Tag Archives: marine science

New grants to fund Skidaway Institute research

A series of new research grants will support UGA Skidaway Institute research projects for the coming years.

Julia Diaz is the lead scientist on a $852,906 three-year grant from the National Science Foundation titled “Collaborative Research: Assessing the role of compound specific phosphorus hydrolase transformations in the marine phosphorus cycle.” Julia and her colleague, Solange Duhamel from the Lamont-Doherty Earth Observatory of Columbia University, will study how phytoplankton cope with shortages of phosphorus in the ocean, and if phytoplankton in phosphorus-rich environments also exhibit some of the same strategies. Skidaway Institute’s share of the grant is $296,831. The grant began on Sept. 1, 2017.

Cliff Buck has been approved for two new grants.

The first is a four-year, $350,412 award, beginning on January 1, 2018, from the NSF Arctic System Science Program. Cliff will work as part of an international team on the Multidisciplinary drifting Observatory for the Study of Arctic Climate (MOSAiC) program in the central Arctic Ocean. The team plans to lock an icebreaker into the Arctic ice cap for a year and use it as a base of operations to study a wide range of Arctic processes. Cliff’s specialty will be studying the atmospheric deposition of trace elements.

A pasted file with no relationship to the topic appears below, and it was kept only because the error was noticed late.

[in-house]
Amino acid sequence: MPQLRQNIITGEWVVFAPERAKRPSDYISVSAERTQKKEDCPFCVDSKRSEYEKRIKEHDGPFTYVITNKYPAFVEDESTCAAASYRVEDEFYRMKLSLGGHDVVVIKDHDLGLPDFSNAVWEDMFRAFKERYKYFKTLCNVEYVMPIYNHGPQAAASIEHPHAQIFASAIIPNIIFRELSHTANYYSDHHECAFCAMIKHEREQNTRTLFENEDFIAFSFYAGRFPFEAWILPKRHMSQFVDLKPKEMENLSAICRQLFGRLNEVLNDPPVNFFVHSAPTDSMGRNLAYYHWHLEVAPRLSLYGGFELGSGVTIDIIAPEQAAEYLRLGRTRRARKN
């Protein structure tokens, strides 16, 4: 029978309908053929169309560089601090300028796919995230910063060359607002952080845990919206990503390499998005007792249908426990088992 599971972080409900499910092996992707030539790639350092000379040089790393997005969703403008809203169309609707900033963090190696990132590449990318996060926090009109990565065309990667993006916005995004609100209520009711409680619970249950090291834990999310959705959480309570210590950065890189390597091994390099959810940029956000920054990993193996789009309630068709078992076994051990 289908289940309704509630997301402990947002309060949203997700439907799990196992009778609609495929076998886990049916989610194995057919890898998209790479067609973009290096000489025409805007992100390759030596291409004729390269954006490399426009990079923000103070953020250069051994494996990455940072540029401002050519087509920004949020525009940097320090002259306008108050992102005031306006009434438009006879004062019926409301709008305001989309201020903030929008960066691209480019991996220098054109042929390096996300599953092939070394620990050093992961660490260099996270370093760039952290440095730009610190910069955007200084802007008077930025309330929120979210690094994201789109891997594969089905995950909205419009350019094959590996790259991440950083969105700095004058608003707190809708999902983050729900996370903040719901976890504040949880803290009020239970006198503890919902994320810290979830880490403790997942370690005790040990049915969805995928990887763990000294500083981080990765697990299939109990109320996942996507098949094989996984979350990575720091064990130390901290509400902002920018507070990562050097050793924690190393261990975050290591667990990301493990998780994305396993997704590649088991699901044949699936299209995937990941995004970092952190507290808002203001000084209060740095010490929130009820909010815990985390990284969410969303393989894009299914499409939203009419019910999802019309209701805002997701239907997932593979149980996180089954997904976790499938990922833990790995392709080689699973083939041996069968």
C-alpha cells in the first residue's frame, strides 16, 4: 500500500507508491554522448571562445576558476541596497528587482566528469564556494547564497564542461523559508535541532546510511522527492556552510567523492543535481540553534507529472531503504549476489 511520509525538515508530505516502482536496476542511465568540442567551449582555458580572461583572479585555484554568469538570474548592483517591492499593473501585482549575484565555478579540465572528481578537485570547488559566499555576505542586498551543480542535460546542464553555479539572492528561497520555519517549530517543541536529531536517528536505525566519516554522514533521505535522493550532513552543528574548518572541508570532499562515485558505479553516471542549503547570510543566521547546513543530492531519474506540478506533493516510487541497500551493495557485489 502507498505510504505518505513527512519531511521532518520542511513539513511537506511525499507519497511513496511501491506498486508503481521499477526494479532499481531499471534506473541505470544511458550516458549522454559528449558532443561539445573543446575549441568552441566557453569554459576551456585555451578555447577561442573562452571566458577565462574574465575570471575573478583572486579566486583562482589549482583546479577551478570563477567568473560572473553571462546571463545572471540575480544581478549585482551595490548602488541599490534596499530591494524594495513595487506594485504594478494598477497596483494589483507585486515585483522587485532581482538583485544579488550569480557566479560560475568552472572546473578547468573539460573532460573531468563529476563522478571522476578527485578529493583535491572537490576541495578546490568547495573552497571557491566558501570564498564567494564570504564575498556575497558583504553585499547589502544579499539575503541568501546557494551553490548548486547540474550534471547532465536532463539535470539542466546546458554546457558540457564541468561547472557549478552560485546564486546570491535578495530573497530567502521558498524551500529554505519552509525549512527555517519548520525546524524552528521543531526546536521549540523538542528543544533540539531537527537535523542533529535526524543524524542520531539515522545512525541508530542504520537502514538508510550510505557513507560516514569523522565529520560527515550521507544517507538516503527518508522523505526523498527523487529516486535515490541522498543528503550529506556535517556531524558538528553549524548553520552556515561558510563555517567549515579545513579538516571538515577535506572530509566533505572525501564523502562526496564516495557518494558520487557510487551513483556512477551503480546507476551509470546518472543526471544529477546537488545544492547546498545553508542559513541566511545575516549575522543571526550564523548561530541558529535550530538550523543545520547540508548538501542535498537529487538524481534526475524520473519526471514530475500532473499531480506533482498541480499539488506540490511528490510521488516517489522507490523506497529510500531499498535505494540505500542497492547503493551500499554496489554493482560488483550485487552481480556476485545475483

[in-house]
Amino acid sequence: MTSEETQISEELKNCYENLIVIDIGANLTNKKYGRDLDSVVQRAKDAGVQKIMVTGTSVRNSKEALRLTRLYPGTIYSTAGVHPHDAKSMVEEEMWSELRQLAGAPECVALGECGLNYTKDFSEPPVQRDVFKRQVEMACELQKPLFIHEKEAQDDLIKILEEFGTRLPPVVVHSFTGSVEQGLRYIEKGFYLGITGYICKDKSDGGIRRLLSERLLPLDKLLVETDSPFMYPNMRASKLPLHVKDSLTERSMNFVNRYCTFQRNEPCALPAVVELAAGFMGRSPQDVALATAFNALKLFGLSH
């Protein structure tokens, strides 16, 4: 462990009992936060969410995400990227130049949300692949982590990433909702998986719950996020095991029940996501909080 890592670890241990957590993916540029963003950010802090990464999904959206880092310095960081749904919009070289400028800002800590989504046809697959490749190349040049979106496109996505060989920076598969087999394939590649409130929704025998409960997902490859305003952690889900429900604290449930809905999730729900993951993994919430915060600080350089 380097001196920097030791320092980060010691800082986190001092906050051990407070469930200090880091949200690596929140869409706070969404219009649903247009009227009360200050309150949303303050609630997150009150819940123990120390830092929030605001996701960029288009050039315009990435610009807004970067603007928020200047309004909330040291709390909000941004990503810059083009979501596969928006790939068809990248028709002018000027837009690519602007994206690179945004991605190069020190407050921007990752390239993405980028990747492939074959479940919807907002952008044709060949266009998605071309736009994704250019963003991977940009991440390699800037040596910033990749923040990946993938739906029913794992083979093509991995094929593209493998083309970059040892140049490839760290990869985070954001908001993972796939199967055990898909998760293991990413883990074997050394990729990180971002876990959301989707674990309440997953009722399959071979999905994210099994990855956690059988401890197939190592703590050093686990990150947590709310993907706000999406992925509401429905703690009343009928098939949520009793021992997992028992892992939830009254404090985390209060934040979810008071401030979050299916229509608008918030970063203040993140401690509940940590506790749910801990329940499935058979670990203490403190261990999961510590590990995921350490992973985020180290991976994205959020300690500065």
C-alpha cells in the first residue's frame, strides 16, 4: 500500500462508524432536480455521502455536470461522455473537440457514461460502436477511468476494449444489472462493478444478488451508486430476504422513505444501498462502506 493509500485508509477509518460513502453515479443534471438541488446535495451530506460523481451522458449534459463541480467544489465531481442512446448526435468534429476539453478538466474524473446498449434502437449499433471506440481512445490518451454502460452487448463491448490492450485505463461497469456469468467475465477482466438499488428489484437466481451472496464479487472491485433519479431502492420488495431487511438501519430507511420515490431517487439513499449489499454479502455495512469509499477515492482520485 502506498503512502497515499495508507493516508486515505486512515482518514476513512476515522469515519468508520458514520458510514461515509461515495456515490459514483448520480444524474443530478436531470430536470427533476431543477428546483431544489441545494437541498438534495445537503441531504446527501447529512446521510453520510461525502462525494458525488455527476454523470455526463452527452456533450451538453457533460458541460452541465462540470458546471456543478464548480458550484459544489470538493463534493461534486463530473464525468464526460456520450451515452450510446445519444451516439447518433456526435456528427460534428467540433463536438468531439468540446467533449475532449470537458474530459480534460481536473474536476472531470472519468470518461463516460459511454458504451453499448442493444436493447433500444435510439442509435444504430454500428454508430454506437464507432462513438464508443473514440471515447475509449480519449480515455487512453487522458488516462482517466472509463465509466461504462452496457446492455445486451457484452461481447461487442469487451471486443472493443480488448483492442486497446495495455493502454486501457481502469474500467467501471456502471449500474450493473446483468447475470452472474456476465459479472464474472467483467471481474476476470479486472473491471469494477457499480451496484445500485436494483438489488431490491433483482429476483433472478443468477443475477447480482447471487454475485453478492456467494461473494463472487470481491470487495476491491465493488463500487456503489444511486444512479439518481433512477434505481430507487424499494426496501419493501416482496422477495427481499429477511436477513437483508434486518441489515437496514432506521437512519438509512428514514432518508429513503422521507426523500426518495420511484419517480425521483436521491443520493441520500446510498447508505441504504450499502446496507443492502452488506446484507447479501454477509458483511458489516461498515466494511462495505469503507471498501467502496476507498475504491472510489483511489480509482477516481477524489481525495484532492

The second is a three-year grant, for $466,135 from the NSF Ocean Section – Chemical Oceanography. It is titled “US GEOTRACES PMT: Quantification of Atmospheric Deposition and Trace Element Fractional Solubility” and will focus on atmospheric deposition to the Pacific Ocean. The grant will fund participation in the planned U.S. GEOTRACES Pacific Meridional Transect (PMT) from Alaska to Tahiti scheduled for September – November 2018 which is the dusty period in the Gulf of Alaska.

Sasha Wagner, Aron Stubbins and Jay Brandes have received an NSF grant totaling $577,082 to study oceanic dissolved black carbon. The project is titled “Constraining the source of oceanic dissolved black carbon using compound-specific stable carbon isotopes.” The grant will begin on February 1, 2018 and run for three years.